TOKYO — Conditions at a crippled nuclear power plant deteriorated further Tuesday, with a Japanese nuclear safety official saying that the water inside the waste fuel storage pool for a damaged reactor may be boiling.
Hidehiko Nishiyama told reporters that "we cannot deny the possibility of water boiling" in the spent fuel storage pool at the facility.
If the water boils, it could evaporate, exposing the rods. The fuel rods are encased in safety containers meant to prevent them from resuming nuclear reactions, nuclear officials said, downplaying the risk of that happening.
But they acknowledged that there could have been damage to the containers. They also confirmed the walls of the storage pool building were damaged.
A fire, explosions and other damage to the Fukushima Daiichi power plant following a massive earthquake and tsunami on Friday have triggered Japan's worst nuclear crisis since the atomic bombings of Hiroshima and Nagasaki in 1945.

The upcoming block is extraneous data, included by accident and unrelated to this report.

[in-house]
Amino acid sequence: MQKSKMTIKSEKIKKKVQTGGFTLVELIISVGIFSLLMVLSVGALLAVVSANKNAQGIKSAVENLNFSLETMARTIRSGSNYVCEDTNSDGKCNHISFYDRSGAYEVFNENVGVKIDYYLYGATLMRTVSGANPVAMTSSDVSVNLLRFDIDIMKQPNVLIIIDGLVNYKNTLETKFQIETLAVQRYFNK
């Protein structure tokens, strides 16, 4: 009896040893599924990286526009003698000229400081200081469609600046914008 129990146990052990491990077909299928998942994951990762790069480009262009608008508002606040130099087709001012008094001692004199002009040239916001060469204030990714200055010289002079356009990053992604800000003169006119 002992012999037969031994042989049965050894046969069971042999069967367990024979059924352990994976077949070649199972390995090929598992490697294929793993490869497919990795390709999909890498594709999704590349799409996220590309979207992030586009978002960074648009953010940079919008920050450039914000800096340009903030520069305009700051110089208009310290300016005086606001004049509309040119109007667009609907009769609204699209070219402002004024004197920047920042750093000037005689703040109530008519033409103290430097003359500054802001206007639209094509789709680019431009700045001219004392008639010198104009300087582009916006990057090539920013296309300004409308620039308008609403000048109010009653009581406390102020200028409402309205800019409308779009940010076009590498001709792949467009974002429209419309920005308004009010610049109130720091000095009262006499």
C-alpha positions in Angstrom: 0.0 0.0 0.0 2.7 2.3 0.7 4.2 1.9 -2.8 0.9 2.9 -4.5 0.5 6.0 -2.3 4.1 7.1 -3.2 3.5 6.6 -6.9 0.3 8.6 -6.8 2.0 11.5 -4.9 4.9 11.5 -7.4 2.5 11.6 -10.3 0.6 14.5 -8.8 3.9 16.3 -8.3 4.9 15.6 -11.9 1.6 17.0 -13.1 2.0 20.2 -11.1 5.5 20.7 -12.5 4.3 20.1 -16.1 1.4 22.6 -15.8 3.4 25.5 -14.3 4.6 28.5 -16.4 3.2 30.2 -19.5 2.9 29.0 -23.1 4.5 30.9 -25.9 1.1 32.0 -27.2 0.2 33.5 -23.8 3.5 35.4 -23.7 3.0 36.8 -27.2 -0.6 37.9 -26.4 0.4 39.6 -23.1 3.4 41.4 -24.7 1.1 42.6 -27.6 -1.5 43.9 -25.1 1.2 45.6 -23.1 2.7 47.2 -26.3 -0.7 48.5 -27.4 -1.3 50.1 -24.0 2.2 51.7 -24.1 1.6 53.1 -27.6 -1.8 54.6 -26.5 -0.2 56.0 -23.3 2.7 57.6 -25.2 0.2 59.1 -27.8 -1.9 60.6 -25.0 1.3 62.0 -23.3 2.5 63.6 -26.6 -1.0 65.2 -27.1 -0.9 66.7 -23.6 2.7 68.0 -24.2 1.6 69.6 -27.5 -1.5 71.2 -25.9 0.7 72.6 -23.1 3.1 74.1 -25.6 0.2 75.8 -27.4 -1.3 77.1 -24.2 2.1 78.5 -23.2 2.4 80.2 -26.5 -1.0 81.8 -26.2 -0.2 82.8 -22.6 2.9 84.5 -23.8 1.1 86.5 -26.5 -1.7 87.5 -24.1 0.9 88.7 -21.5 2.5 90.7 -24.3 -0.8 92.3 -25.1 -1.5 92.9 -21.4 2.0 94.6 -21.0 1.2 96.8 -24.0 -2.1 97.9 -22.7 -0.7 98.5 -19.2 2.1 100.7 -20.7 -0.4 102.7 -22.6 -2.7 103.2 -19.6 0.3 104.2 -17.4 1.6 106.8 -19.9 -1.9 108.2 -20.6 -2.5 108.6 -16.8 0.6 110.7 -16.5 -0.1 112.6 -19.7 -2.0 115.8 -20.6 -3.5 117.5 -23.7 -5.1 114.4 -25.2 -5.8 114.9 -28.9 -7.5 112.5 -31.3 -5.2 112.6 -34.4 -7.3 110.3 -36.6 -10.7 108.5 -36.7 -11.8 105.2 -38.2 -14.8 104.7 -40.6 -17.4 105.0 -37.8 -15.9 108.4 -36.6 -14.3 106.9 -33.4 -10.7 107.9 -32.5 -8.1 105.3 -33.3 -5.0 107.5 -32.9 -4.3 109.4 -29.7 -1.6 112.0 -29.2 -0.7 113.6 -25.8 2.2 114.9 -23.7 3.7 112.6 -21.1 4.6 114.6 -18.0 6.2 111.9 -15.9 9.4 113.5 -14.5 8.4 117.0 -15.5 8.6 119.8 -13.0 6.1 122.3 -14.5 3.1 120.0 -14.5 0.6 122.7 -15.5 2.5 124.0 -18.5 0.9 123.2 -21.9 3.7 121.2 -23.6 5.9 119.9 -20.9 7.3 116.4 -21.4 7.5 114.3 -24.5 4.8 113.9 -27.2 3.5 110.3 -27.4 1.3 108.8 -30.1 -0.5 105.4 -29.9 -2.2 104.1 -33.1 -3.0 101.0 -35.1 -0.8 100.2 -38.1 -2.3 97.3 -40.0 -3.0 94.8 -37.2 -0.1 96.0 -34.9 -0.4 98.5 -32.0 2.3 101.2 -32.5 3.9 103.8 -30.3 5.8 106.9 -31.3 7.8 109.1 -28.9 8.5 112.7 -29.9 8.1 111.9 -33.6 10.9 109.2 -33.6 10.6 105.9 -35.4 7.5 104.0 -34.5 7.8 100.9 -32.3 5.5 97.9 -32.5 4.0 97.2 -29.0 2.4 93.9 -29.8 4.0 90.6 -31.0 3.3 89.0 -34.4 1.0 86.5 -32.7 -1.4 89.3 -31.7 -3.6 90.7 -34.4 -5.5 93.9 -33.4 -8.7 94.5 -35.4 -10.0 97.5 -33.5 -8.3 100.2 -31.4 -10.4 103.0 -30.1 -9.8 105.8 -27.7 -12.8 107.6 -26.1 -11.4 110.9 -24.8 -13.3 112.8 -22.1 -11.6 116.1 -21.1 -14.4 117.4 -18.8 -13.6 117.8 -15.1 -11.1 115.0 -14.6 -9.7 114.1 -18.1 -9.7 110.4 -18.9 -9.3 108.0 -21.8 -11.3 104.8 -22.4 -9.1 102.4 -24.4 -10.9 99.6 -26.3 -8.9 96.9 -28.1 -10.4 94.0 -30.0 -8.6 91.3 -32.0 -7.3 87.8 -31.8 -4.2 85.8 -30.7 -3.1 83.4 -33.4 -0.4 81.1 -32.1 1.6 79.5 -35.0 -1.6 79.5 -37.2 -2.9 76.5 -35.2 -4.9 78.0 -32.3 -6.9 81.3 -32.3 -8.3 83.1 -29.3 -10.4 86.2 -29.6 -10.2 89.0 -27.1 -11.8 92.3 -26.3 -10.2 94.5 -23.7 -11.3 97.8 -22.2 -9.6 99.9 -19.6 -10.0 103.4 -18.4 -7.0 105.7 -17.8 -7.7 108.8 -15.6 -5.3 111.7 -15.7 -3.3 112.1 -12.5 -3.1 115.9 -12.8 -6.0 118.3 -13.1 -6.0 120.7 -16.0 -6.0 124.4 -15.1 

Nishiyama, an official in the economy ministry, which oversees nuclear safety, avoided commenting on the potential risks from rising temperatures caused by a failure in the systems that keep the spent fuel rods cool. He said the plant's operator is considering what to do about the problem.
The Unit 4 reactor at the Fukushima Daiichi power plant caught fire earlier Tuesday and is believed to have caused a release of dangerous levels of radioactivity in the immediate area. Elevated radioactivity readings in surrounding regions were not high enough to pose a health threat, the government said.
Unit 4 was not operating at the time of the tsunami, but its backup power systems failed afterward, preventing cooling systems from working properly. Three reactors already have been wrecked by explosions and nuclear officials confirmed that temperatures in two other reactors that had been shut down for inspections were also rising.
The temperature of the water in the spent fuel storage pool for Unit 4 was 183 degrees Fahrenheit on Monday, when it was last measured. No measurements have been available since then, Nishiyama said.
"We have no information about whether the spent fuel rods are exposed," he said.